When the Food and Drug Administration approved the anti-amyloid drug Leqembi last year, it required a black box warning on the label that said the drug can cause “serious, life-threatening events” such as swelling and bleeding in the brain, particularly for people with two copies of APOE4. Some treatment centers have decided not to offer these patients Leqembi, an intravenous infusion.

Dr. Gandy and other experts said that classifying these patients as having a distinct genetic form of Alzheimer's would galvanize interest in developing safe and effective drugs for them and add urgency to current efforts to prevent cognitive decline in people who do not still have symptoms. .

“Rather than say we don't have anything for you, let's look for a study,” Dr. Gandy said, adding that such patients should be included in studies at younger ages, given how early their pathology begins.

In addition to trying to develop drugs, some researchers are exploring gene editing to turn APOE4 into a variant called APOE2, which appears to protect against Alzheimer's. Another gene therapy approach being studied involves injecting APOE2 into patients' brains.

The new study had some limitations, including a lack of diversity that could have made the findings less generalizable. Most of the patients in the study had European ancestry. Although two copies of APOE4 greatly increase Alzheimer's risk in other ethnicities, the risk levels differ, said Dr. Michael Greicius, a neurologist at Stanford University School of Medicine who was not involved in the research.

“An important argument against their interpretation is that the risk of Alzheimer's disease in APOE4 homozygotes varies substantially between different genetic ancestors,” said Dr. Greicius, co-author of a study that found that whites with two copies of APOE4 had 13 times the risk of whites with two copies of APOE3, while blacks with two copies of APOE4 had a 6.5 times greater risk than blacks with two copies of APOE3.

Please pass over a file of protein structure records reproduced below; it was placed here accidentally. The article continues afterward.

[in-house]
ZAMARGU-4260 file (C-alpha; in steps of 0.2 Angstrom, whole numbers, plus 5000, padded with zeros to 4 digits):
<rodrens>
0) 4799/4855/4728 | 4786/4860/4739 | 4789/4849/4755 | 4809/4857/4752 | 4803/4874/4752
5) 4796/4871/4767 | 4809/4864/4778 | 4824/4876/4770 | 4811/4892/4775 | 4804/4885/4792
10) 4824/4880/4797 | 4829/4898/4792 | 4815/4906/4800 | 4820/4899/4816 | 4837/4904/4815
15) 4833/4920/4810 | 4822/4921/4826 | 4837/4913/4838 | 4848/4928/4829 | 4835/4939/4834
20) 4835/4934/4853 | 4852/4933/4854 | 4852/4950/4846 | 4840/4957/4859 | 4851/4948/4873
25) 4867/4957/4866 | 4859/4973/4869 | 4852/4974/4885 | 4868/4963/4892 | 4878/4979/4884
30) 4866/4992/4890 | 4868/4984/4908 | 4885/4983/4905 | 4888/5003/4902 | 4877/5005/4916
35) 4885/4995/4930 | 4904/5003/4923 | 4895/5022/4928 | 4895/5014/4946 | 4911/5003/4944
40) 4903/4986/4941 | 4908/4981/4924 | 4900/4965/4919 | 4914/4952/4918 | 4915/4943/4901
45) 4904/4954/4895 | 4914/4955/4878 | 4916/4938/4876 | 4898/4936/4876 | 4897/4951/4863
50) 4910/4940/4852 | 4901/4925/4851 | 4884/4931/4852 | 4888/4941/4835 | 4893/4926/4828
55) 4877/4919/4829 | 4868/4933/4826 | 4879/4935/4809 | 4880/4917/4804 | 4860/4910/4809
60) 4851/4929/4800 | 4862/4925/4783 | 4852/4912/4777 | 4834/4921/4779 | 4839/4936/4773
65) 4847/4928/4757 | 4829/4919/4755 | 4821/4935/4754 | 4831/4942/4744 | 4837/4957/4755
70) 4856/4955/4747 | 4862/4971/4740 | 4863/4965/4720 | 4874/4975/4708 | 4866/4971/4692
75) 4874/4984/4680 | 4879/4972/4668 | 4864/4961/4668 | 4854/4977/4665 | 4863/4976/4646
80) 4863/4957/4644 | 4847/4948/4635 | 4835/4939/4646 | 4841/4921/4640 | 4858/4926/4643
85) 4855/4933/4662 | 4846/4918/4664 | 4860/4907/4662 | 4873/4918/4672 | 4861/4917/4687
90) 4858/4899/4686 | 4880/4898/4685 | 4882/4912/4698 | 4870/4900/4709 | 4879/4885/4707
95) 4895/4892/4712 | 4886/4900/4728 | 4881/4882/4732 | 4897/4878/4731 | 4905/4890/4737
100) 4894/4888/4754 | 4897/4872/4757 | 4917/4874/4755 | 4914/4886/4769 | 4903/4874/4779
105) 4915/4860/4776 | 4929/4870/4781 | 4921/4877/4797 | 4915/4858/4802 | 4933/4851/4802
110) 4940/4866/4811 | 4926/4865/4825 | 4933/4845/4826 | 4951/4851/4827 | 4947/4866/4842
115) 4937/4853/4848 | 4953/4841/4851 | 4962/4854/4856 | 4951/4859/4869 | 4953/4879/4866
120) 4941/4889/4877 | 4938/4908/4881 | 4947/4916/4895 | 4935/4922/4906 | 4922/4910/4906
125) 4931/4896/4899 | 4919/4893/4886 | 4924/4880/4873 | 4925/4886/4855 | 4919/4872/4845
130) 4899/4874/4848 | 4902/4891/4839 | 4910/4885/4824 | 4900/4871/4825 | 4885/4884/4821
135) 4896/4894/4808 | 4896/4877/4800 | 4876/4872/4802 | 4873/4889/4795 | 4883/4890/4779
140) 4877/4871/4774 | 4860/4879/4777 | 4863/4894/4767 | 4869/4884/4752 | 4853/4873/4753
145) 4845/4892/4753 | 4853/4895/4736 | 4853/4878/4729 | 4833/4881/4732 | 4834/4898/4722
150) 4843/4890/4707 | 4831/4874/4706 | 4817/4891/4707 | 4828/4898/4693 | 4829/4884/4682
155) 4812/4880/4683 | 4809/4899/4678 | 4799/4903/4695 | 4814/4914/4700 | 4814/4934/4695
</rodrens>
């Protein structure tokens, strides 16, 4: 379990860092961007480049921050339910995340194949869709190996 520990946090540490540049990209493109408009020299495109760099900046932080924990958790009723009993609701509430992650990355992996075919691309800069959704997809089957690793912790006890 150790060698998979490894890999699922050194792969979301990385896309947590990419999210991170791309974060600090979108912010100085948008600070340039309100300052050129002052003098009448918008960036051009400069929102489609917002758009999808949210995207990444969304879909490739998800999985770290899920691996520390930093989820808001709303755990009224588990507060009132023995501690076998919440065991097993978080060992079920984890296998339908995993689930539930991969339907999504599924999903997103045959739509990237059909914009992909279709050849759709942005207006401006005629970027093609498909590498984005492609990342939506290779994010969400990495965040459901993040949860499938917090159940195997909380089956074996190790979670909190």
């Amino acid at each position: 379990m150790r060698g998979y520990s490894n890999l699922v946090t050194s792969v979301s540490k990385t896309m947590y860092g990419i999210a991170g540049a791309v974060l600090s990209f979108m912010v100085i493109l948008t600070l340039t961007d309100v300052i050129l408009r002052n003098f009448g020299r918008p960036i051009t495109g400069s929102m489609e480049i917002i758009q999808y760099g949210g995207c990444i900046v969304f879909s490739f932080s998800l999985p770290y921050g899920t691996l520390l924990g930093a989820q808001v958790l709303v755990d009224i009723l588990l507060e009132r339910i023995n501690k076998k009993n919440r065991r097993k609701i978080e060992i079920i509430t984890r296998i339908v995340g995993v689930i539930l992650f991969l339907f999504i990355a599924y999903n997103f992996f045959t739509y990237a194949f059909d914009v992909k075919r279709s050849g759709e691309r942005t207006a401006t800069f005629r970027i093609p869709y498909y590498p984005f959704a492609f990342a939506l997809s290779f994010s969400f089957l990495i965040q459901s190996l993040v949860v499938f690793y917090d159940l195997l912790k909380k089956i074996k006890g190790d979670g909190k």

“This has critical implications when counseling patients about their genetic risk for Alzheimer's disease, based on their ancestry,” he said, “and also speaks to some yet-to-be-discovered genetic and biological aspects that presumably drive this huge difference in risk”.

According to current genetic knowledge of Alzheimer's, fewer than 2% of cases are considered genetically caused. Some of these patients have inherited a mutation in one of the three genes and may develop symptoms as early as their 30s or 40s. Others are people with Down syndrome, who have three copies of a chromosome containing a protein that often leads to what is called Alzheimer's disease associated with Down syndrome.

Dr. Sperling said that genetic alterations in these cases are thought to fuel amyloid buildup, while APOE4 is thought to interfere with the clearance of amyloid buildup.

Under the researchers' proposal, having one copy of APOE4 would continue to be considered a risk factor, not enough to cause Alzheimer's, Dr. Fortea said. It's unusual for diseases to follow that genetic pattern, called “semi-dominance,” with two copies of a variant causing the disease, but one copy only increasing the risk, experts said.

The new recommendation will raise questions about whether people should get tested to determine if they have the APOE4 variant.

Dr. Greicius said that until there are treatments for people with two copies of APOE4 or trials of therapies to prevent them from developing dementia, “My recommendation is that if you have no symptoms, you should definitely not understand your condition APOE”.

He added: “It will only cause pain at this point.”

Finding ways to help these patients can't come soon enough, Dr. Sperling said, adding, “These individuals are desperate, they've seen this a lot in both of their parents, and they really need therapies.”